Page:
Established in 1994 Aldis Taekwondo has clubs in Oxford and Barnet in London which offer a variety of classes to students interested in the traditional martial art, Olympic style competition, Self-defence and Strength and Conditioning. We are a friendly, inclusive and professional club, that aims to provide high quality Taekwondo tuition in a safe environment for young and old and all abilities.
We passionately believe that providing an opportunity to learn Taekwondo has a beneficial effect on the overall health, fitness and mental wellbeing of the community. It’s a great way to meet new friends and become part of a rich historical and cultural tradition, with its roots embedded in a five thousand year old history.
Aldis Taekwondo Club is a full member of Chungdokwan GB (https://chungdokwan.org.uk). Chungdokwan is one of the original schools (kwans) of Taekwondo set up in Korea just after World War II. Through its membership of Chungdokwan GB, Aldis Taekwondo is also affiliated to World Taekwondo and Sport England. The club instructors have professional indemnity and public liability insurance through British Taekwondo, together with Level 2 Coaching qualifications and DBS disclosures.
There are many advantages to Taekwondo training. Great emphasis is placed on stretching and flexibility and you will find that you become increasingly supple as you train. You will gain physical skills and knowledge of self-defence techniques and beyond that, Taekwondo training develops self confidence and respect for self and others.
What is Taekwondo?
Taekwondo is a martial art from Korea, but to understand its roots we have to look at the historical context that gave it birth. From 1910 until 1945 Korea was occupied by Japan, who ruthlessly suppressed the country’s own culture and traditions and imposed its own. The practice of martial arts was forbidden in Korea, but as a young man Lee Won-Kuk went to High school and University in Tokyo. While he was there in the thirties he studied under the founder of Shotokan Karate, Gichin Funakoshi and on his return to Korea in 1944 he obtained permission to open a Karate school teaching Japanese students and a few select Koreans.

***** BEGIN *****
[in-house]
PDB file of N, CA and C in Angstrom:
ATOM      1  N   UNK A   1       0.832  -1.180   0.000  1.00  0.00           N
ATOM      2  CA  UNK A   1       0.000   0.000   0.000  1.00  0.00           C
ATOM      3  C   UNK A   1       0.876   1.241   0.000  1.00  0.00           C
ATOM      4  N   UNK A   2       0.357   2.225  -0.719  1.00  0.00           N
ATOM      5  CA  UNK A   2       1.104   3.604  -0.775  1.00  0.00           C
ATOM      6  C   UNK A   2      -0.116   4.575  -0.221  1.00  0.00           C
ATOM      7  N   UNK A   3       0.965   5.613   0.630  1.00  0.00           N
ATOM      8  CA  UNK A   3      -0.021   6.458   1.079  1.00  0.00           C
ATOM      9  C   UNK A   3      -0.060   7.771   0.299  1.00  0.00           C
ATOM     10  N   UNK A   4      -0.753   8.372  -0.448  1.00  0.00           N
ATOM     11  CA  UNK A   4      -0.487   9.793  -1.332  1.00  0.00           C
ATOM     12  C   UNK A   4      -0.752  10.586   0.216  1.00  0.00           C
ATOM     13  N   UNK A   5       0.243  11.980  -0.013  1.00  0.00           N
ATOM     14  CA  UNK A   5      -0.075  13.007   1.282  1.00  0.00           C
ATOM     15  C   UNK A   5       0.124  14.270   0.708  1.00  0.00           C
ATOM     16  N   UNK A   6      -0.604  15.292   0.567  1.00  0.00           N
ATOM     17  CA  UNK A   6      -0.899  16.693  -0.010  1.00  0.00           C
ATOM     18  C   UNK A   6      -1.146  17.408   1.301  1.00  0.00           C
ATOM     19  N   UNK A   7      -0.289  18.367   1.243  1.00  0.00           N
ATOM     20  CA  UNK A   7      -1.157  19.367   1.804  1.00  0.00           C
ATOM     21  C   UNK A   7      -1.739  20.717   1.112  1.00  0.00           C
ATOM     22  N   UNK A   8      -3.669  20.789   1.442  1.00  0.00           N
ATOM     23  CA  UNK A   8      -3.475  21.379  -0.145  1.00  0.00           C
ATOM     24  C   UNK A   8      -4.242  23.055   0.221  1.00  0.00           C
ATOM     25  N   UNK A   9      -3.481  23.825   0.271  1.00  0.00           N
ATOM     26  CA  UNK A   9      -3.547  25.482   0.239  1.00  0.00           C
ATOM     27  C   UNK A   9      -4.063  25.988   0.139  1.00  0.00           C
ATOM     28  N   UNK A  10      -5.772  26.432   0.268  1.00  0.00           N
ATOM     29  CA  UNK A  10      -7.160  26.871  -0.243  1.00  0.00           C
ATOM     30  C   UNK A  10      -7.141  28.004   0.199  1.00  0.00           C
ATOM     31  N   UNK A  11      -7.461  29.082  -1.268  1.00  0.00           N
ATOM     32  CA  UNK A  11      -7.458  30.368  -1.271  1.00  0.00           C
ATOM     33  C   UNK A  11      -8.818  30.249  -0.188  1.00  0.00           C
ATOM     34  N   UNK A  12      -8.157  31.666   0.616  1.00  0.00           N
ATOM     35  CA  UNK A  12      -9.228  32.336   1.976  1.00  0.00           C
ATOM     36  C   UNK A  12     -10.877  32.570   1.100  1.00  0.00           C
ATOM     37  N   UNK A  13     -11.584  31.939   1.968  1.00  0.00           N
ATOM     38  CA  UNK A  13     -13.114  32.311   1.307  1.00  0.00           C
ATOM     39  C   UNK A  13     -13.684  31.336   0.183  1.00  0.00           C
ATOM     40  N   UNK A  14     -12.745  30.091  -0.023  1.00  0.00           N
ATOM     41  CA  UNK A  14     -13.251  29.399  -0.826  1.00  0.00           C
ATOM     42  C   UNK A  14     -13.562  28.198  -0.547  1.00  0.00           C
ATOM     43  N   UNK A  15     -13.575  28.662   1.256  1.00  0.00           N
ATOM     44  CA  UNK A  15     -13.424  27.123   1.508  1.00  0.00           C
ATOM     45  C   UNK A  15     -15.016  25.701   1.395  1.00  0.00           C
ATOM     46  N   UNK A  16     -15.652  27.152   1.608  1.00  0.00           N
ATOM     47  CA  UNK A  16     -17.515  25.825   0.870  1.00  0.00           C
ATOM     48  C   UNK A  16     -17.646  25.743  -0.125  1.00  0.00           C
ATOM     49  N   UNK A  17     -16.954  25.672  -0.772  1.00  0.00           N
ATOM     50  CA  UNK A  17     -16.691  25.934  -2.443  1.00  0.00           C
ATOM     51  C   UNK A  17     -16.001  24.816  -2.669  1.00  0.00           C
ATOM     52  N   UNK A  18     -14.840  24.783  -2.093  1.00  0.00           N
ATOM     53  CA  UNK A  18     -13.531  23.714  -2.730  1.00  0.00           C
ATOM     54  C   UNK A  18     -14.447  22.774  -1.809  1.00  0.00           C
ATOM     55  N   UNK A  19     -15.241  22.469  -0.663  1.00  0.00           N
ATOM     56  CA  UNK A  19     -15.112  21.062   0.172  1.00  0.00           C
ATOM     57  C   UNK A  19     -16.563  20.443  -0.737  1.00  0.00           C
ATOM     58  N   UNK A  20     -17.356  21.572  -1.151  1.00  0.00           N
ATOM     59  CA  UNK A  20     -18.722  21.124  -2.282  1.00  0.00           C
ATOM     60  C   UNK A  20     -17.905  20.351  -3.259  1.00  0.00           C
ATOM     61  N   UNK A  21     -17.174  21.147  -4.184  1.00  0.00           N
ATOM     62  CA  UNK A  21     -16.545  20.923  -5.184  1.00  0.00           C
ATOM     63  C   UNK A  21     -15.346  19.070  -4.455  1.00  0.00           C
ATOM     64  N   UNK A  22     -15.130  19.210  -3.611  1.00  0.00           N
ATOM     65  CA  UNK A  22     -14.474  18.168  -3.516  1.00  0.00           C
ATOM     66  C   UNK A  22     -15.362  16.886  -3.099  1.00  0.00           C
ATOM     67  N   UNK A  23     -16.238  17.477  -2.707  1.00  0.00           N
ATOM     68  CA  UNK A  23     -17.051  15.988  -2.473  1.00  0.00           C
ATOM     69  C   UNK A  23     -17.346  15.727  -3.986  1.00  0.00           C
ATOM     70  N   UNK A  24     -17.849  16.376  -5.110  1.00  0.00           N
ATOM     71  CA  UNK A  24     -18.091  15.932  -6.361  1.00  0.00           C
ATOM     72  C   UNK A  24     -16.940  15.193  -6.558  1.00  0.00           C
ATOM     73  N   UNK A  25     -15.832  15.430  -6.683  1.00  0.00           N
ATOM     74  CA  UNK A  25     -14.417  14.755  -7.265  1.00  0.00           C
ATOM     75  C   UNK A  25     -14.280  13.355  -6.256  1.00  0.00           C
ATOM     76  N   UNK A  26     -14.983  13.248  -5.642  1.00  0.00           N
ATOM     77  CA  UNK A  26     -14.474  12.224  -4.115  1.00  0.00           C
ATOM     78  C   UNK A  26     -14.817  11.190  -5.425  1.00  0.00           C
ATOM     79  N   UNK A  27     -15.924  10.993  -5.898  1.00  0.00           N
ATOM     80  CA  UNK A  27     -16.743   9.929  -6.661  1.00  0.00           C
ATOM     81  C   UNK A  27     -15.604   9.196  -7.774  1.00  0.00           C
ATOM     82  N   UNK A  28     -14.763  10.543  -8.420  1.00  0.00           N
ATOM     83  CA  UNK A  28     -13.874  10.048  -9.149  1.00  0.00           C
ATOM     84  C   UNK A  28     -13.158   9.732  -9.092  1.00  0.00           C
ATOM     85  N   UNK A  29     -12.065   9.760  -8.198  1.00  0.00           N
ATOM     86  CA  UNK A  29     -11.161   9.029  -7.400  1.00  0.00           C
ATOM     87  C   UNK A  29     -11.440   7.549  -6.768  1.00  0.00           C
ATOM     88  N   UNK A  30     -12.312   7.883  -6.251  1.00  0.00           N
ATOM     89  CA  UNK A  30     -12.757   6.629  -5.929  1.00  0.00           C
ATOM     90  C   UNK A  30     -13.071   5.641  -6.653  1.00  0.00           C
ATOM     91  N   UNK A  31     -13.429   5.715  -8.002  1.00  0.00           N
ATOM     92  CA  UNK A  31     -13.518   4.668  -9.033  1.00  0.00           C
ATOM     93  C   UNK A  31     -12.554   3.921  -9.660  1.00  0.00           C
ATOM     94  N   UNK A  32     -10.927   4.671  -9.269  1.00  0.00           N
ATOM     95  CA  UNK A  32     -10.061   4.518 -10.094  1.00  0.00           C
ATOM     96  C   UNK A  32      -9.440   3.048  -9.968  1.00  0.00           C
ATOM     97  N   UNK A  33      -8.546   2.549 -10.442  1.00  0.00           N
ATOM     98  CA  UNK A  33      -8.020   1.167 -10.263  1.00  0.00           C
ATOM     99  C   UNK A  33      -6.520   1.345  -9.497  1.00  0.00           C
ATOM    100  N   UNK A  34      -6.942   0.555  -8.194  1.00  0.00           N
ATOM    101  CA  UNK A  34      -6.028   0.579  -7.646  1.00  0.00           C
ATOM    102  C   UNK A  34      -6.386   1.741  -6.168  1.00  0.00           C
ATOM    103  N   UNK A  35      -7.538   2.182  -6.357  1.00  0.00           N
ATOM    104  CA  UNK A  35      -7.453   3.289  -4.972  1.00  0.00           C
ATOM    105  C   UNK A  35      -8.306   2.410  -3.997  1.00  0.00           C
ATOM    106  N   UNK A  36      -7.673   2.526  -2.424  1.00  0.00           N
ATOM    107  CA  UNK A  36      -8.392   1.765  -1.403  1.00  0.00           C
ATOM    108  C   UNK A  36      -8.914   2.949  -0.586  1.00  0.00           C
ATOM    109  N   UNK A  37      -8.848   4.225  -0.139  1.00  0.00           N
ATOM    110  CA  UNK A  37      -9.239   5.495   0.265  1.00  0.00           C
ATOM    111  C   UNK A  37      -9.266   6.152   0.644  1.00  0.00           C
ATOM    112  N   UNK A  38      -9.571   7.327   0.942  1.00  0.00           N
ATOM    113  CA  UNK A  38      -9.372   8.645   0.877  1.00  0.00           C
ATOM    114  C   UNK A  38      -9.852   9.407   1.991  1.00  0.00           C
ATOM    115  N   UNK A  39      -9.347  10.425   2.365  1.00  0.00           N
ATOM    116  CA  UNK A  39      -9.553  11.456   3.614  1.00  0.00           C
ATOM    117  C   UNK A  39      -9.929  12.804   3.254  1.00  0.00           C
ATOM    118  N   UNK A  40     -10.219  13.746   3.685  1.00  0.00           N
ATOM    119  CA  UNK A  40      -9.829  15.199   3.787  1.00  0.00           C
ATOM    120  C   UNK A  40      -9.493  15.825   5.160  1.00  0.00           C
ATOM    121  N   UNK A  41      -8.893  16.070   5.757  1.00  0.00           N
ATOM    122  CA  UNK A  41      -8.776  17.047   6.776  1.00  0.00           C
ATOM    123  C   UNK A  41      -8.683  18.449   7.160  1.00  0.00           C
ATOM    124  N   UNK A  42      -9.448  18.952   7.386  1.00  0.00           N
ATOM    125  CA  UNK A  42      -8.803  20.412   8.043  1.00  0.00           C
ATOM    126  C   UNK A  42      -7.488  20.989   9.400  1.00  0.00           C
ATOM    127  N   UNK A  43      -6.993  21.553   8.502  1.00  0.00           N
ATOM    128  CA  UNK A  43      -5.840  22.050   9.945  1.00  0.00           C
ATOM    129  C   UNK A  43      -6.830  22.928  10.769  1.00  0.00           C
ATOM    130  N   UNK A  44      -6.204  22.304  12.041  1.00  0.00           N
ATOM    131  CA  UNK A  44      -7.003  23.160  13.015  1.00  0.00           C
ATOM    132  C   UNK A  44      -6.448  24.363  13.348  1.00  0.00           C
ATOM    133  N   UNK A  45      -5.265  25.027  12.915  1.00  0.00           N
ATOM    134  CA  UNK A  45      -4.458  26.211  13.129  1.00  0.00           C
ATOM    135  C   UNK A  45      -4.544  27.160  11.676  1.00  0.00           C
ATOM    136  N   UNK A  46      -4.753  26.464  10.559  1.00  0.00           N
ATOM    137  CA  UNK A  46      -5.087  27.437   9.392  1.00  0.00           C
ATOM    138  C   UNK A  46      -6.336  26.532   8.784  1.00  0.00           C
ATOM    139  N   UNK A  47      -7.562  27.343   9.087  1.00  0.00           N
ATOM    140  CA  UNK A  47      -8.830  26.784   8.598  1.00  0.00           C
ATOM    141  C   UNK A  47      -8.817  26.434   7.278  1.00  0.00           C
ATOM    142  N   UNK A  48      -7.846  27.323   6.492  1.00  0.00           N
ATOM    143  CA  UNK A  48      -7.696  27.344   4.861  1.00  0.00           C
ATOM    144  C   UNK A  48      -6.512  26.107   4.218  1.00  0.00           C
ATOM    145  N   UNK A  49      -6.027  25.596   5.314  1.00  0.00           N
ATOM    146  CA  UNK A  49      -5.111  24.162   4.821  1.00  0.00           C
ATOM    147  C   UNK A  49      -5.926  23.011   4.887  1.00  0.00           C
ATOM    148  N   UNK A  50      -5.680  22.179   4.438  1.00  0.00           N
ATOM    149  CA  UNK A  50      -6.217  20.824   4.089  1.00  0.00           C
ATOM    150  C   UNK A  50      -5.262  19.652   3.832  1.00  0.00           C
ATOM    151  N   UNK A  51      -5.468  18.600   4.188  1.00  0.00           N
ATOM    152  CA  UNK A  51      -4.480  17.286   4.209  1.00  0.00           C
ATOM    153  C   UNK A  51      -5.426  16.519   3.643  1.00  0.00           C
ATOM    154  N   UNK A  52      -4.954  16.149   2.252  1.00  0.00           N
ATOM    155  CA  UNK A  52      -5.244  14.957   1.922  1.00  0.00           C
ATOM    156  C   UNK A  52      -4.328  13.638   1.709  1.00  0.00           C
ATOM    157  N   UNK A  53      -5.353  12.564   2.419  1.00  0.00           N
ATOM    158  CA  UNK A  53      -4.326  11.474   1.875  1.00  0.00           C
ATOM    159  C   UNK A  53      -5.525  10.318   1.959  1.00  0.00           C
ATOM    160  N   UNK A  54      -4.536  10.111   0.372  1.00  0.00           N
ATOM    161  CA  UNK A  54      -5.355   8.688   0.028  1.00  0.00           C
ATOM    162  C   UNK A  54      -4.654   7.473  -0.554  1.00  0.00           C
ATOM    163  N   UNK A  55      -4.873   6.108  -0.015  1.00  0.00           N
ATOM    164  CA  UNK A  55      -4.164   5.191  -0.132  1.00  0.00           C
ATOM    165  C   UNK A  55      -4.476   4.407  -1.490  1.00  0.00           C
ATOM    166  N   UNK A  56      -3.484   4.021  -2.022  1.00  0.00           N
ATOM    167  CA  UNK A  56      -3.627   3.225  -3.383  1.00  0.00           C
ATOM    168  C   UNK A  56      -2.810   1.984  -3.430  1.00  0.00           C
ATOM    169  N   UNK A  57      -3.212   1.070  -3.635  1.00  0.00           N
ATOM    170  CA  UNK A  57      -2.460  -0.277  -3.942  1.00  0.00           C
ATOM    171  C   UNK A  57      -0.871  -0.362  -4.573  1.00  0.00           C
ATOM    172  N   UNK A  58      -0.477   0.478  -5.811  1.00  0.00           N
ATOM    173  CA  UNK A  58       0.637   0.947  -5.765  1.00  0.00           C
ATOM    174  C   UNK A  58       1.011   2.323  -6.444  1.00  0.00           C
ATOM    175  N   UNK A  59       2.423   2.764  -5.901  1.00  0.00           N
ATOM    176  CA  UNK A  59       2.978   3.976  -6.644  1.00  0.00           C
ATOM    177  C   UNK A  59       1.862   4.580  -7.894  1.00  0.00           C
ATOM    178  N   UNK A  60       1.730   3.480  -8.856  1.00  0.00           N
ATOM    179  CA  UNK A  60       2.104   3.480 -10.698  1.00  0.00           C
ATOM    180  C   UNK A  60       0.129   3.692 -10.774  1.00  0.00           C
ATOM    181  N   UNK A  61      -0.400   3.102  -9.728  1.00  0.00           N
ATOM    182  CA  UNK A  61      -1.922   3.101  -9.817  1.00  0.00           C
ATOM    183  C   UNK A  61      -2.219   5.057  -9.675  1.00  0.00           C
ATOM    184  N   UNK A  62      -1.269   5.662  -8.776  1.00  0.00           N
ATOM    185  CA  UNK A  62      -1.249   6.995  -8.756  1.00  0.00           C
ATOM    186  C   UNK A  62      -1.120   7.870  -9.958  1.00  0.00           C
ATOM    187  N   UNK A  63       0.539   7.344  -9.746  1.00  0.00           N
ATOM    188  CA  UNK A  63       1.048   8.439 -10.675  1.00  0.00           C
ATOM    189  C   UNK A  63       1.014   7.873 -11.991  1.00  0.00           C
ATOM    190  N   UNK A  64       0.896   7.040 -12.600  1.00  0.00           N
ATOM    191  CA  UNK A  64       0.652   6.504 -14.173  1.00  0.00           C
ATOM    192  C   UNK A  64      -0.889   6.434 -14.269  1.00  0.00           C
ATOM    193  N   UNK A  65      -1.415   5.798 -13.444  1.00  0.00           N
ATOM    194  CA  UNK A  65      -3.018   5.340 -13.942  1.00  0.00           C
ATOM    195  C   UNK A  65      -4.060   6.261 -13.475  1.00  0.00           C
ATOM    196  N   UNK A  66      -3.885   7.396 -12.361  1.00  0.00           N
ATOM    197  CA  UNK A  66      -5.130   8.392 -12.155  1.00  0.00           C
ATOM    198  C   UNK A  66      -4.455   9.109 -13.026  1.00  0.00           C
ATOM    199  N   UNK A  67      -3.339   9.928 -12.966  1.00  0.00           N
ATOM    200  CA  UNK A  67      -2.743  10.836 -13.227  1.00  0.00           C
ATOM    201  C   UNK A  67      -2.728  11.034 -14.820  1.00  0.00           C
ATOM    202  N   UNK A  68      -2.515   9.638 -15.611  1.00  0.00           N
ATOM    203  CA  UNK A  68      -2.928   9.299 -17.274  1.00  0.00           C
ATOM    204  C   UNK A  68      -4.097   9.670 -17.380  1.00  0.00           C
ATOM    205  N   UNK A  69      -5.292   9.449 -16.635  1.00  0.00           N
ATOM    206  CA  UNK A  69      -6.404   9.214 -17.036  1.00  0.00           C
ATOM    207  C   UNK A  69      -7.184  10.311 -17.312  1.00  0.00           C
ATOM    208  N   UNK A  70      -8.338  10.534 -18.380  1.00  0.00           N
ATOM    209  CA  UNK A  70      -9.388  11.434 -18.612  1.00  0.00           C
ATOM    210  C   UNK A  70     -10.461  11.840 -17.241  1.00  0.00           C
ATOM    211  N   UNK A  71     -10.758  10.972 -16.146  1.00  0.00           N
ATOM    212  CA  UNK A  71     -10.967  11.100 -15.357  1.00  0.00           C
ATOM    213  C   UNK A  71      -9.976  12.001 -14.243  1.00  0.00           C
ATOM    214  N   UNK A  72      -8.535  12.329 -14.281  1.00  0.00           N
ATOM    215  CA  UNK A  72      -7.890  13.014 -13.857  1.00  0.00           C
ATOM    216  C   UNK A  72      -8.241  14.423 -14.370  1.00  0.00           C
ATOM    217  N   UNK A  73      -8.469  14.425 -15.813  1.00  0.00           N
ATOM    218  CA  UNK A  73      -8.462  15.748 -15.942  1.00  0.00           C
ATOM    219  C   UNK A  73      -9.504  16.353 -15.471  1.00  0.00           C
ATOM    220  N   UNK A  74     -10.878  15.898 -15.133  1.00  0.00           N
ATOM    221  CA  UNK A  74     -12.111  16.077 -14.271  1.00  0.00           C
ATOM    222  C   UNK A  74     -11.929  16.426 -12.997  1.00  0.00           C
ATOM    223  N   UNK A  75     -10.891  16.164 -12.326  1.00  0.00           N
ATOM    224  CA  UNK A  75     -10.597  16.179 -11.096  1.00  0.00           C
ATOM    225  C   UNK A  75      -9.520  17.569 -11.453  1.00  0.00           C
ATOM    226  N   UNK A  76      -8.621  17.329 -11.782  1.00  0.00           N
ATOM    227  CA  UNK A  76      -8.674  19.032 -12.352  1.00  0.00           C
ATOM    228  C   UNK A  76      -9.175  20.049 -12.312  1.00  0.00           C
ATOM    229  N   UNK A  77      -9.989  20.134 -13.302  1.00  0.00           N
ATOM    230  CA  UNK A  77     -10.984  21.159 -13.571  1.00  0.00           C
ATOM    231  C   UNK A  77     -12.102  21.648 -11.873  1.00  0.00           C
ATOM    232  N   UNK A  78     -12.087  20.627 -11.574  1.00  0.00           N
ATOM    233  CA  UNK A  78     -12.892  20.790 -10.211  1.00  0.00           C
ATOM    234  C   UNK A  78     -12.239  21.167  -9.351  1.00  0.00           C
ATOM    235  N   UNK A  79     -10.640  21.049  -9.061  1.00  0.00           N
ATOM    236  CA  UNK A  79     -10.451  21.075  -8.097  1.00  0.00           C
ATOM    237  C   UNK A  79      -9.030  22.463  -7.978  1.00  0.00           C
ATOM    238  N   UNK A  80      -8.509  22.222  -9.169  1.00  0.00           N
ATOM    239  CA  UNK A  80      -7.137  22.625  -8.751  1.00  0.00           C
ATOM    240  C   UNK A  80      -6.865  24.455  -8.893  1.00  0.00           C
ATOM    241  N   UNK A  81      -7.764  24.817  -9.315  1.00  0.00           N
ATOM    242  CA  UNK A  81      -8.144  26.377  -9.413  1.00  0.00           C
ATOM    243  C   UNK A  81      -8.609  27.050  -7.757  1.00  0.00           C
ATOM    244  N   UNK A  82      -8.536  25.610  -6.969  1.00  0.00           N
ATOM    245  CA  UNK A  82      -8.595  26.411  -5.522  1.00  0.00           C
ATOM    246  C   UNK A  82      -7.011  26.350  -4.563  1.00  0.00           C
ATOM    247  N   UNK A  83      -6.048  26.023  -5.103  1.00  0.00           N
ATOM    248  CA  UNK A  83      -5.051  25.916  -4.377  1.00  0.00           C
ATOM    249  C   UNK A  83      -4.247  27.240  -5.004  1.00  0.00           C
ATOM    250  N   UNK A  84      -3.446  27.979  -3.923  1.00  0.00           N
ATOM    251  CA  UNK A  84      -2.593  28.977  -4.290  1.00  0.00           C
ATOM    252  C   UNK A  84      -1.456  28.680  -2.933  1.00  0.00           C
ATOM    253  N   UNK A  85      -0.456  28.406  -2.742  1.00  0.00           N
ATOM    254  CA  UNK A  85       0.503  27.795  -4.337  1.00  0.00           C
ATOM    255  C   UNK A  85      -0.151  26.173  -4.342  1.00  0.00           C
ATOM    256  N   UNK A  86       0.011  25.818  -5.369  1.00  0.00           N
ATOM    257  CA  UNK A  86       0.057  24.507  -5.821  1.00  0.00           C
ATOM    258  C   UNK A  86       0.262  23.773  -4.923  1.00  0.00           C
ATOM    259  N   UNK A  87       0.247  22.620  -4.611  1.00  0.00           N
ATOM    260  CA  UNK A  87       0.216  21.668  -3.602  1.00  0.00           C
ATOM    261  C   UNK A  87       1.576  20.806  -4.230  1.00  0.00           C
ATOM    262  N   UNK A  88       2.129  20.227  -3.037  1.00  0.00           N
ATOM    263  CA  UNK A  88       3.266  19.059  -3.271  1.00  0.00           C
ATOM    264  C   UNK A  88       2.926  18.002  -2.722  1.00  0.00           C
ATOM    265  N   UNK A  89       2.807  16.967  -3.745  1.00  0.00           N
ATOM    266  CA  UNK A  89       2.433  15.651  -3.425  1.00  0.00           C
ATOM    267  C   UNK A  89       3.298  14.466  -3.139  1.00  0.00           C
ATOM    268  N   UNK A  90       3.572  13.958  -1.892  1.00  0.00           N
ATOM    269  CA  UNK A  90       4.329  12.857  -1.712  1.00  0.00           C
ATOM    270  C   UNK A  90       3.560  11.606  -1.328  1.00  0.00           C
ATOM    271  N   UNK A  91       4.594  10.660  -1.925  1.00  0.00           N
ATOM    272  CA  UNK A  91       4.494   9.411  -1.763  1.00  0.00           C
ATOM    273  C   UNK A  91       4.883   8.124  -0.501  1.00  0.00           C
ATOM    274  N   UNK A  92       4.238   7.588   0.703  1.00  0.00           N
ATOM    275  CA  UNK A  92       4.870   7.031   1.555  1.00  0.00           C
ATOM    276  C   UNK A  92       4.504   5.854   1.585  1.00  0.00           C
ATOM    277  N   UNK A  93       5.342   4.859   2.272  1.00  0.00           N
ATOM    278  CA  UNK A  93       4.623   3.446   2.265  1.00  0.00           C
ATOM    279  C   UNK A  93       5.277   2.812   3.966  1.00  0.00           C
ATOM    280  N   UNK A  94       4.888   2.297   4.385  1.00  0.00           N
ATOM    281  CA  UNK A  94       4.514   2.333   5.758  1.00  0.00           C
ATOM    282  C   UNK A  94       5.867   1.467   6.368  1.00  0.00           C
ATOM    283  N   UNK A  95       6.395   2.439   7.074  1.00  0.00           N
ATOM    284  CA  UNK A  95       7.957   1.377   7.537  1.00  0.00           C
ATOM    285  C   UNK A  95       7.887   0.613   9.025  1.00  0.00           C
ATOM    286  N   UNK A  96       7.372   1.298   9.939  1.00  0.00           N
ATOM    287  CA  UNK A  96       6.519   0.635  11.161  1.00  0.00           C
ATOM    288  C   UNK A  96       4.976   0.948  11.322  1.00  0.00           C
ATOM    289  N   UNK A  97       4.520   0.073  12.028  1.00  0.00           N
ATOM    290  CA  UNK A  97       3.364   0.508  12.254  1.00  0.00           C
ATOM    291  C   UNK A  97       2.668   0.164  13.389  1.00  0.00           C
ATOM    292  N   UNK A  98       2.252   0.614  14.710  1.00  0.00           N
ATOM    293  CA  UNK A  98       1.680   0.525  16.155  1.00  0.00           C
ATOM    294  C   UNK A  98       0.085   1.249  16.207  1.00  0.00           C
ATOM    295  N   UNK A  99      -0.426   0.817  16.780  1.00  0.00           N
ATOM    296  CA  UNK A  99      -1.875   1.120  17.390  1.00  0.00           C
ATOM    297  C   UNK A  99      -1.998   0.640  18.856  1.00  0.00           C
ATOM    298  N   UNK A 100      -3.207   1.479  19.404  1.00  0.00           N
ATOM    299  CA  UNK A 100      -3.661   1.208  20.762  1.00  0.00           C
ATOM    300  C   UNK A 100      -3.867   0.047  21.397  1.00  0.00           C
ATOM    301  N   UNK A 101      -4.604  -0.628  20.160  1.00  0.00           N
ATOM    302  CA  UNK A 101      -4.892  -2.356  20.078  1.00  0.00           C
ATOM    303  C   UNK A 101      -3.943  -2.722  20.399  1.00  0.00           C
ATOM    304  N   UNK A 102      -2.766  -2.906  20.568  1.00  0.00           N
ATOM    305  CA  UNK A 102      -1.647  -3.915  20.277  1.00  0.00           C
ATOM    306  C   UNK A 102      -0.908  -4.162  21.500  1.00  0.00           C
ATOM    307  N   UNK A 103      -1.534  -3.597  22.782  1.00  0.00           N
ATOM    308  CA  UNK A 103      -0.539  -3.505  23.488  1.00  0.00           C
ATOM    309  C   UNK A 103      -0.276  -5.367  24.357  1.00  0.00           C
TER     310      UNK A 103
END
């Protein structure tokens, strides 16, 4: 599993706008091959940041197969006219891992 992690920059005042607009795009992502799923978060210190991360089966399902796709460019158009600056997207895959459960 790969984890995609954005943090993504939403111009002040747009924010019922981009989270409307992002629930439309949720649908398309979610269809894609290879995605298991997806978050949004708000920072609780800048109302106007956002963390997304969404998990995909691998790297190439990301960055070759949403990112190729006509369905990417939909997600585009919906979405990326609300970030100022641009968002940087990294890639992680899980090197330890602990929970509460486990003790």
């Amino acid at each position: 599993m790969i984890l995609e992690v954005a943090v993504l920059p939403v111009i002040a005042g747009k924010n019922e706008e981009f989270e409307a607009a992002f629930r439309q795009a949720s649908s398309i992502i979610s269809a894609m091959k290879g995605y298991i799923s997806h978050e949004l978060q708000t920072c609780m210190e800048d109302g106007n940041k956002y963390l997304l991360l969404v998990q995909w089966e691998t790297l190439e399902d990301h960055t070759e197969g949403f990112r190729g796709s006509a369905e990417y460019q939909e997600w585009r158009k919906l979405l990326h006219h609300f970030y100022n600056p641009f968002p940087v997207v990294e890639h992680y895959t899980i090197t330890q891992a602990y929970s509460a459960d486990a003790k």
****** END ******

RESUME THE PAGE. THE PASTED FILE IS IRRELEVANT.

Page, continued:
Lee called his club Tangsoodo Chungdokwan, Tangsoodo being the Korean pronunciation of the 1920s version of the Japanese word Karate do and Chungdokwan being the name he gave his school (Kwan) the way of the blue wave. After the war when Korea was liberated Lee’s teaching became increasingly popular and more Kwans were opened, leading to the establishment of nine schools of what in 1955 became known as Taekwondo. Tae, to break or strike with the foot; Kwon, to break or strike with the hand and Do, the way, or path.
As Taekwondo has developed over the years, a lot of the Japanese elements, such as the very deep stances of Shotokan and many hand techniques, have been replaced by lighter more fluid stances and a proliferation of different kicks that represent an echo of traditional Korean arts that go back thousands of years
The 5 Tenets of Taekwondo
Courtesy: The idea that one should treat others as one would like to be treated, in other words to be kind and respectful to one another. This respect is demonstrated in the training hall (dojang) by bowing as you enter, at the beginning of a class, again at the end and when you leave the dojang.
Integrity: The quality of being honest and having strong moral principles that you refuse to compromise. Not taking short cuts or failing to see something through to the end, being someone who can be trusted by others.
Perseverance: Continuing to try even when things are difficult, never giving up. Achieving your goals even though they seem impossible, pushing on through and helping others to do the same. Perhaps going to class even though you might not feel like it!
Self-Control: Maintaining self-discipline in trying or emotional situations. In self-defence the ability to understand the concepts and application of avoidance and reasonable force. In Taekwondo we are not just strengthening and training the body, to develop a strong mind is probably even more important.
Indomitable Spirit: The idea that your inner-self, the person that you are inside, can never be dominated, bullied or put down. That thing that makes you see failure as learning, that makes you do something over and over until you get it right, the thing that drives you onward through discomfort and fear.